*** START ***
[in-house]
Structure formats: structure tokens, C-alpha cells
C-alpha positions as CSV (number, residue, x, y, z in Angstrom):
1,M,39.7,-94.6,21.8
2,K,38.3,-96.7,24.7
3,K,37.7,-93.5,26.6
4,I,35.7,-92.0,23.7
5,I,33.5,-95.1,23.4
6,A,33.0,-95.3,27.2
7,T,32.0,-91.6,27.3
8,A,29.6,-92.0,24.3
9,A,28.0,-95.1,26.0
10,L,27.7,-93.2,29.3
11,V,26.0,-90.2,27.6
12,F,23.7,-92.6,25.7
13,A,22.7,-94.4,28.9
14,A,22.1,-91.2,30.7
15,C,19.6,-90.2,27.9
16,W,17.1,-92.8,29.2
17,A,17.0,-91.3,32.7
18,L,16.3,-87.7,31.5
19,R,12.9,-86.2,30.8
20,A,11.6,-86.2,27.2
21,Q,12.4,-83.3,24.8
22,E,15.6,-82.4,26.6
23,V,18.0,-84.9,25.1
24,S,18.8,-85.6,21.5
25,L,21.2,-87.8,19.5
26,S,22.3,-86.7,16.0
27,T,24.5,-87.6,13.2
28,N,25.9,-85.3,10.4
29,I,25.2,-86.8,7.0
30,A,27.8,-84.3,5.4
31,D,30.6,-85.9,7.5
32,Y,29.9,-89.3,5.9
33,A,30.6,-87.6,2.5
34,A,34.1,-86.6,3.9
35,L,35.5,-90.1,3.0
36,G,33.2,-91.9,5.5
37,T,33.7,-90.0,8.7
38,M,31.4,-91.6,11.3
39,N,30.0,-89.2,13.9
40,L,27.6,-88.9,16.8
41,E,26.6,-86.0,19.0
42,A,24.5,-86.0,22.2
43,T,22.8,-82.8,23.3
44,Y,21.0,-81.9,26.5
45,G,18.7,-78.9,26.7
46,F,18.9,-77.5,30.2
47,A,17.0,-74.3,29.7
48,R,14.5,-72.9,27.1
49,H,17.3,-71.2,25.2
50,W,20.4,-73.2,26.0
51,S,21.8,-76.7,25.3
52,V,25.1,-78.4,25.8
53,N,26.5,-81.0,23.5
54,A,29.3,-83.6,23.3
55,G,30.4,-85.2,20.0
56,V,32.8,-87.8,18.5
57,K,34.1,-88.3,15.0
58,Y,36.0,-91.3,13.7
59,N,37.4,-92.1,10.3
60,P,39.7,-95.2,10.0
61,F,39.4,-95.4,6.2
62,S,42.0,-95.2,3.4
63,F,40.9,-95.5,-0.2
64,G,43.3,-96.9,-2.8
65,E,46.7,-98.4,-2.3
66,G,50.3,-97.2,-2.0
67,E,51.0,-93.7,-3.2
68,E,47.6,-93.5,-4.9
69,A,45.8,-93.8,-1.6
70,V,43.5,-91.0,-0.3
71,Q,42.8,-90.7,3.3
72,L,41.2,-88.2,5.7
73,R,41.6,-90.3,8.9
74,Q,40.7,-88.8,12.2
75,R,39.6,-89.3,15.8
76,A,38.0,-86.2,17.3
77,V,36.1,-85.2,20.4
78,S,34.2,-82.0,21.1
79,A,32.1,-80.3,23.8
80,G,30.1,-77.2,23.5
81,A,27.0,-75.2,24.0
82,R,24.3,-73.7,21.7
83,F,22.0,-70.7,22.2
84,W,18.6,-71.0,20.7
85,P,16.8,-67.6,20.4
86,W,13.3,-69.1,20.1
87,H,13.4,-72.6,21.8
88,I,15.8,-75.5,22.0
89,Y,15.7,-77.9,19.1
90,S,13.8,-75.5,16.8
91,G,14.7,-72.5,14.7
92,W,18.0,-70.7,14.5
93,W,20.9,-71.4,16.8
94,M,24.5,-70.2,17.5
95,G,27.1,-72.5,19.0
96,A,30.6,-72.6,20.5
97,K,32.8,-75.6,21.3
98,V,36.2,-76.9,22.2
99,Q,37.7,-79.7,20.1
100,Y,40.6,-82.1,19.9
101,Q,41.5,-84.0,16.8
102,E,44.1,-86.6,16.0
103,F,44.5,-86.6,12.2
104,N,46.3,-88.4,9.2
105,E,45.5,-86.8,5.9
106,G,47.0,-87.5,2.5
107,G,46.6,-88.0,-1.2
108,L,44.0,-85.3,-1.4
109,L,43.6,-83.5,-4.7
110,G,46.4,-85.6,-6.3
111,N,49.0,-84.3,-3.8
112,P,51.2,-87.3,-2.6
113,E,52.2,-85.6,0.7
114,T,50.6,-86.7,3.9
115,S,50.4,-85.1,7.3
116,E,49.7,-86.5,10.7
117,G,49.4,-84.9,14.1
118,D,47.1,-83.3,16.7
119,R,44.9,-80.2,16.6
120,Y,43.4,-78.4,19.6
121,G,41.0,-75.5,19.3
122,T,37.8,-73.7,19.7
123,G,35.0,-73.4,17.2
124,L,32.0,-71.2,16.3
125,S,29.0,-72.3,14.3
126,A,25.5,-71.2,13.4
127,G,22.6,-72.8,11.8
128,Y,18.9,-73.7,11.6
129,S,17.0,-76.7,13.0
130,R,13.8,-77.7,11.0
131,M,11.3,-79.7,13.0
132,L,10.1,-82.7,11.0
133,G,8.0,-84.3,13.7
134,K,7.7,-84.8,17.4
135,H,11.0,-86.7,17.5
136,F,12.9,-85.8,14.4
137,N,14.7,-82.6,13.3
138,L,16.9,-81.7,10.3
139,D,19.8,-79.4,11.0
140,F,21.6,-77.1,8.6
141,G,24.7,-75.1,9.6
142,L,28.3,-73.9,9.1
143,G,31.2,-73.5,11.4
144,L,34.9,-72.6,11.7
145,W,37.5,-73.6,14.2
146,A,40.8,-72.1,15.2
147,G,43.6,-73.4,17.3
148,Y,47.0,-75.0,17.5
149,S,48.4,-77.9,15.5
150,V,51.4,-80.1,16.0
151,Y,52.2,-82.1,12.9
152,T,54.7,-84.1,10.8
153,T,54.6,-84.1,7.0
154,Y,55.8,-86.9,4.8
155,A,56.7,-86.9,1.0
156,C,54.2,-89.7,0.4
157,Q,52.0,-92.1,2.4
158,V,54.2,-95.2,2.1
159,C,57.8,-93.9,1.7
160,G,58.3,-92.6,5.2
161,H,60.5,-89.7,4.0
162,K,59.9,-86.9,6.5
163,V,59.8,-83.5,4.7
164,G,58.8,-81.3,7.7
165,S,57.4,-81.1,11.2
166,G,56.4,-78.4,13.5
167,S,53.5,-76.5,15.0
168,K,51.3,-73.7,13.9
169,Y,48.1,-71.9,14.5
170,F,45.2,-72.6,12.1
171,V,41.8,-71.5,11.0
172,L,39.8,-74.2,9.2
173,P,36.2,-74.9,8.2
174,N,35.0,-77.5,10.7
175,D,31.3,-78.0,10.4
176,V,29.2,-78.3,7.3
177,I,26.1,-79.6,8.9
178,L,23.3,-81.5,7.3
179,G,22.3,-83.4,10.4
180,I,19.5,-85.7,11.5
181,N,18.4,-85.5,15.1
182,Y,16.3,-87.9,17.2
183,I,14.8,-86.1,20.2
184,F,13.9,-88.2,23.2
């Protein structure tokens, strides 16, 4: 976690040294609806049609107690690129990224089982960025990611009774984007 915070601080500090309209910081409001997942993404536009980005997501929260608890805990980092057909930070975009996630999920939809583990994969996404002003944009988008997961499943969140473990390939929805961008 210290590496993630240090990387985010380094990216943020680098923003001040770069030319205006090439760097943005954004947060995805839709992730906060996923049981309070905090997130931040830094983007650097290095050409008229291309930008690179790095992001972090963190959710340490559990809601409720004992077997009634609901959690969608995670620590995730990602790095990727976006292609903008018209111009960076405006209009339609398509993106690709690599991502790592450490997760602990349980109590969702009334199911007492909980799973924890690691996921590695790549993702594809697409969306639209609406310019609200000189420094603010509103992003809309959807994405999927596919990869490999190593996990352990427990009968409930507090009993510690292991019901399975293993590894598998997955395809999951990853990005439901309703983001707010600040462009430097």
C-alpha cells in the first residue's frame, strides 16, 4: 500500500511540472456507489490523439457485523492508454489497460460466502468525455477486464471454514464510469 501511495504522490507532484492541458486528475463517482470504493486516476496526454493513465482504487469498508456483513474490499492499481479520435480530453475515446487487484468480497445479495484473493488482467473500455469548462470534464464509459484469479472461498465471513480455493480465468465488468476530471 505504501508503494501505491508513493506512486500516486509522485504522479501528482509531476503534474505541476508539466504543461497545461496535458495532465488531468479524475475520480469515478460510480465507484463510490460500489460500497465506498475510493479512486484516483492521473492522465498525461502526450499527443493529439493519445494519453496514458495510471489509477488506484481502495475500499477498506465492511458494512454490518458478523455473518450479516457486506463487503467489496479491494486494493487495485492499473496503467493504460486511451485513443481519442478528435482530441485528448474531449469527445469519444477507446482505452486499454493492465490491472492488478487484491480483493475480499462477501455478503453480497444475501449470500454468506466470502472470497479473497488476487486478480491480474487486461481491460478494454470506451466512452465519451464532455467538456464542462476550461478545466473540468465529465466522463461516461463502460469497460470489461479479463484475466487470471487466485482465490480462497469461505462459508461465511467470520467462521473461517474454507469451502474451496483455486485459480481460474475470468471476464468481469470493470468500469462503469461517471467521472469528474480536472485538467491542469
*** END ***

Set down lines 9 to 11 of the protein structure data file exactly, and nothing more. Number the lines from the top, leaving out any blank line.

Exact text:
6,A,33.0,-95.3,27.2
7,T,32.0,-91.6,27.3
8,A,29.6,-92.0,24.3